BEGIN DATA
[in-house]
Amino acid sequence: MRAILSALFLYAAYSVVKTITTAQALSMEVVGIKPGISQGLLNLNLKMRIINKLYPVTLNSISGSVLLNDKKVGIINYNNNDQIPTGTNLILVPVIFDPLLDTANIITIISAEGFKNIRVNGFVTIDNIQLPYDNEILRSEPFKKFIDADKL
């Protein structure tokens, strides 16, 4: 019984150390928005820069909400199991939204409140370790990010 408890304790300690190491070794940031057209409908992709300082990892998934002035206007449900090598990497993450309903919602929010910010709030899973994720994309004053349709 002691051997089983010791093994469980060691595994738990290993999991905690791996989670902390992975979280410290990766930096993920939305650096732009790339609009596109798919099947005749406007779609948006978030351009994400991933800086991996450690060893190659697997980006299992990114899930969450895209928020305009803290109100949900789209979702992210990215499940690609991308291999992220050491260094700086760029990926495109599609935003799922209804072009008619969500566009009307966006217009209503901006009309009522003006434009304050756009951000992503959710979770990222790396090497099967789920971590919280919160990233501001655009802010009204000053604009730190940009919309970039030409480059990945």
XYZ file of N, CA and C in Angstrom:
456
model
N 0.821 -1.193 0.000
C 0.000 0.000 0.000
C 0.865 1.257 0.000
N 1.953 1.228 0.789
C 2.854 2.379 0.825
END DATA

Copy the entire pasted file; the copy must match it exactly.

[in-house]
Amino acid sequence: MRAILSALFLYAAYSVVKTITTAQALSMEVVGIKPGISQGLLNLNLKMRIINKLYPVTLNSISGSVLLNDKKVGIINYNNNDQIPTGTNLILVPVIFDPLLDTANIITIISAEGFKNIRVNGFVTIDNIQLPYDNEILRSEPFKKFIDADKL
């Protein structure tokens, strides 16, 4: 019984150390928005820069909400199991939204409140370790990010 408890304790300690190491070794940031057209409908992709300082990892998934002035206007449900090598990497993450309903919602929010910010709030899973994720994309004053349709 002691051997089983010791093994469980060691595994738990290993999991905690791996989670902390992975979280410290990766930096993920939305650096732009790339609009596109798919099947005749406007779609948006978030351009994400991933800086991996450690060893190659697997980006299992990114899930969450895209928020305009803290109100949900789209979702992210990215499940690609991308291999992220050491260094700086760029990926495109599609935003799922209804072009008619969500566009009307966006217009209503901006009309009522003006434009304050756009951000992503959710979770990222790396090497099967789920971590919280919160990233501001655009802010009204000053604009730190940009919309970039030409480059990945």
XYZ file of N, CA and C in Angstrom:
456
model
N 0.821 -1.193 0.000
C 0.000 0.000 0.000
C 0.865 1.257 0.000
N 1.953 1.228 0.789
C 2.854 2.379 0.825